Mexicans have long been fed up with the escalating drug violence in the nation. But 20 months after conservative President Felipe Calderón launched a massive military effort against drug violence, the bloodshed has only gotten worse, reports the Christian Science Monitor. Calderón has scrambled to assuage public outrage, signing a national pact this month with the country’s leaders to improve anticorruption measures for cops and form new antikidnapping squads. But the pressure is on.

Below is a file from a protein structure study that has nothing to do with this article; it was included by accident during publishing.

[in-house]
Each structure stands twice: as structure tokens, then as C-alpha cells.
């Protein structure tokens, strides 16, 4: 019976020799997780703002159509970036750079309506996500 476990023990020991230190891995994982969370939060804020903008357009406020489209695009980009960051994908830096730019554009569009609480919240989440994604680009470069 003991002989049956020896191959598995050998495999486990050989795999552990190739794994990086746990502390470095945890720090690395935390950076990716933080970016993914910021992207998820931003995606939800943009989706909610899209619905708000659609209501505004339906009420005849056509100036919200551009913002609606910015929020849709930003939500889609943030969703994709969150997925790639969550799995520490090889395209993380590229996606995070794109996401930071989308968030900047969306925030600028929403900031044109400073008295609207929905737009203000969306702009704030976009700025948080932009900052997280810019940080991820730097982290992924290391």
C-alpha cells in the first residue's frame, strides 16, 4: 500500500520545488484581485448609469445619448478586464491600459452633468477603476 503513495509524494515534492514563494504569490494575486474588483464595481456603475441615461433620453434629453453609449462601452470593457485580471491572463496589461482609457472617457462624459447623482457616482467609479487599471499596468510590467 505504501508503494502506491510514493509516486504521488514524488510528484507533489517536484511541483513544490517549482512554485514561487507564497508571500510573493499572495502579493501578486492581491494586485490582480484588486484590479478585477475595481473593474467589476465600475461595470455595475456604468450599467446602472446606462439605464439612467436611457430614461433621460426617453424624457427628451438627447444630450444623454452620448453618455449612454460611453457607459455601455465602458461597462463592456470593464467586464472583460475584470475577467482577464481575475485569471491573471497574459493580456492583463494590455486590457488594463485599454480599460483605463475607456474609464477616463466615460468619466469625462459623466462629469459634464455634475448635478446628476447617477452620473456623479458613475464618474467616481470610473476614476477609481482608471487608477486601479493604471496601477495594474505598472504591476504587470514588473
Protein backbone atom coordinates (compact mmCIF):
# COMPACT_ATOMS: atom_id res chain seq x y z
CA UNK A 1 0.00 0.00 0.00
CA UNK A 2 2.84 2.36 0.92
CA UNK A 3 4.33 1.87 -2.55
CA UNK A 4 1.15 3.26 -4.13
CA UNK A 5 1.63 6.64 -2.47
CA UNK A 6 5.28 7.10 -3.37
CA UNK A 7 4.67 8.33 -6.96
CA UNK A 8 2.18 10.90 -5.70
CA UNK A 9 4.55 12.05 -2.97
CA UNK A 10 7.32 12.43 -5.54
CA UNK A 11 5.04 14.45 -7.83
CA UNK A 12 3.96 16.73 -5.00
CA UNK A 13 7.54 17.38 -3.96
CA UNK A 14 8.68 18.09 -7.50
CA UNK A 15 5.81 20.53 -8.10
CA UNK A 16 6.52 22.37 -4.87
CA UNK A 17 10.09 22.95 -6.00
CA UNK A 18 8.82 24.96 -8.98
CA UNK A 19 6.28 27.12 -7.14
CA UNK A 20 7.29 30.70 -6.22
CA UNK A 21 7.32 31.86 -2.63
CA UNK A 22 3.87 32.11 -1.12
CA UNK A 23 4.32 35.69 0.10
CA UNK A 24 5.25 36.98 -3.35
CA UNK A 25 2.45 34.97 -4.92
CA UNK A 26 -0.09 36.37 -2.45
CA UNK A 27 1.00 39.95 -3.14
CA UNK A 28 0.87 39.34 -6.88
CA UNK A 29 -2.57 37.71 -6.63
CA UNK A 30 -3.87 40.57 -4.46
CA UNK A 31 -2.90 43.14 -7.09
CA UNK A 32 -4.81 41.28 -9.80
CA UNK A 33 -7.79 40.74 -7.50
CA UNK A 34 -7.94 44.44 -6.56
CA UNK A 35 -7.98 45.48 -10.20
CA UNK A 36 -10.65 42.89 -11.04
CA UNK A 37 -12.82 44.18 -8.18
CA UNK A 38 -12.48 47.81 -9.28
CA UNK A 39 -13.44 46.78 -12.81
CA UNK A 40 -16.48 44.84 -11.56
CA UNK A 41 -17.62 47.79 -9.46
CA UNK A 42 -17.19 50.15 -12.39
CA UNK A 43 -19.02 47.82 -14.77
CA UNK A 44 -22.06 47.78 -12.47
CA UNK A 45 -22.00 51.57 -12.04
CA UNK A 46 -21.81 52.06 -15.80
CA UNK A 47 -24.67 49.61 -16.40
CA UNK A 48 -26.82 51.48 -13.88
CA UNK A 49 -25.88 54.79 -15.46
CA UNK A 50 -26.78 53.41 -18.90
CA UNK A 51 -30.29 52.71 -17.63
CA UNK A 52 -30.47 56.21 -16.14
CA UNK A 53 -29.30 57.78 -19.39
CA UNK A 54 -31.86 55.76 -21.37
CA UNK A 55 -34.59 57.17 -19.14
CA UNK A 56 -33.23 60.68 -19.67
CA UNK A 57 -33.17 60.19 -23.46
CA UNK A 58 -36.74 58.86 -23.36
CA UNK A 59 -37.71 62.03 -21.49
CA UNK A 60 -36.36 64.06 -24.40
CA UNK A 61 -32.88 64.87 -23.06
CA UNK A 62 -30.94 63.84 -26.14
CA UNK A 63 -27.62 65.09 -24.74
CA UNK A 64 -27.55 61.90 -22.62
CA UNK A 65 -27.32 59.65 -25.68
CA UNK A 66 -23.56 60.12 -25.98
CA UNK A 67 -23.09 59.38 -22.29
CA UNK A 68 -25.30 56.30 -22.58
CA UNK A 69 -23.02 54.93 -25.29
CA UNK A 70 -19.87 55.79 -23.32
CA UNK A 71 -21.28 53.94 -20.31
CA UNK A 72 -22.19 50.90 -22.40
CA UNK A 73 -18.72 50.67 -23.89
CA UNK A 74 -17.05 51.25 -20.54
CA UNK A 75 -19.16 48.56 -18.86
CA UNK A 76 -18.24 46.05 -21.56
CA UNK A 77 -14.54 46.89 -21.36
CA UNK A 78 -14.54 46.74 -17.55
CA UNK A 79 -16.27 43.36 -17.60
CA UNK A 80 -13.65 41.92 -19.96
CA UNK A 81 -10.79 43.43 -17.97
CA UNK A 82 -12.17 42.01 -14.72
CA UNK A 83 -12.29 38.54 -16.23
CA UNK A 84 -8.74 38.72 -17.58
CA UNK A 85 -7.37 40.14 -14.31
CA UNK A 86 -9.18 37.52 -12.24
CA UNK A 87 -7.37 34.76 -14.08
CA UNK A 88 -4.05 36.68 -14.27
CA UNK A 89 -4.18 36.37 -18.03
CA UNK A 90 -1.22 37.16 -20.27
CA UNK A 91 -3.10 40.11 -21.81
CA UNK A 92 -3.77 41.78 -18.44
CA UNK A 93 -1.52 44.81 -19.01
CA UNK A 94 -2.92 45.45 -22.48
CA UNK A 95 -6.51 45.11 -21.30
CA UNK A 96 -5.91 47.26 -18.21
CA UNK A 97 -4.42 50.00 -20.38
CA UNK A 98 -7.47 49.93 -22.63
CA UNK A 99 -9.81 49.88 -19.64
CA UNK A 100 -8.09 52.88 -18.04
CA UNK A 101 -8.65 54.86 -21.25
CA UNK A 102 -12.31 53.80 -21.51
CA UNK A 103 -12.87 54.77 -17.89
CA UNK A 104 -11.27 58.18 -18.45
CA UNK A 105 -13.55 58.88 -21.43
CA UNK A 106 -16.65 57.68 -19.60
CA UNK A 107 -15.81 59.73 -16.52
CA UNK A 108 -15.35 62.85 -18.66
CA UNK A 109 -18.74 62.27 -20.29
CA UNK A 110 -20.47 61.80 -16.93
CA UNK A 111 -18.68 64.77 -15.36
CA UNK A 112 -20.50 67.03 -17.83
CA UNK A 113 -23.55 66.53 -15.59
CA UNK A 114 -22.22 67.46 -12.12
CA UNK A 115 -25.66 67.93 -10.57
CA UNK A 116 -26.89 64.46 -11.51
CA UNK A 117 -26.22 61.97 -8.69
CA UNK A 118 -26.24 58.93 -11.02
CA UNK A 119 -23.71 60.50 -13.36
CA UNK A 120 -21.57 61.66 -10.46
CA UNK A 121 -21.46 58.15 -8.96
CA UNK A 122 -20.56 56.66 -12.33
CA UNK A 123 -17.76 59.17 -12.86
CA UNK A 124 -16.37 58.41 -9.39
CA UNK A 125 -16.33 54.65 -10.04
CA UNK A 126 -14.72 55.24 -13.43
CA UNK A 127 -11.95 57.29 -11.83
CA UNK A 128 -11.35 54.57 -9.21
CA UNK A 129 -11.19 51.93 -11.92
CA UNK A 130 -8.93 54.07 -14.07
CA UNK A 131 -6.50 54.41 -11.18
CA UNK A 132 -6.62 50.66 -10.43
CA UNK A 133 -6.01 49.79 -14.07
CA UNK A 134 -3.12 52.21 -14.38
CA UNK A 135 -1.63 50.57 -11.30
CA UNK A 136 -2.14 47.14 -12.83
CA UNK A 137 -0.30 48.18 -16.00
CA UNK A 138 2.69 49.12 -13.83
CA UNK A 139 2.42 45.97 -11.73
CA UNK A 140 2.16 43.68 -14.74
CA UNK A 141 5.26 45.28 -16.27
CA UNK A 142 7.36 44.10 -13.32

Over the weekend, tens of thousands of Mexicans participated in peace marches across Mexico, voicing mounting frustration over the insecurity and impunity that they say is reigning. Calderón responded by meeting Sunday with 14 civic leaders who staged the protests, saying he’d set up citizens’ panels to monitor government progress, recruit better police, and equip officers with more powerful weapons. Yet if violence is not reduced, it could backfire for the president who has made security a cornerstone of his leadership. The newspaper Reforma has tallied 2,950 murders linked to drug violence this year alone; they say their tally of 167 murders last week marks the deadliest week since Calderón took office.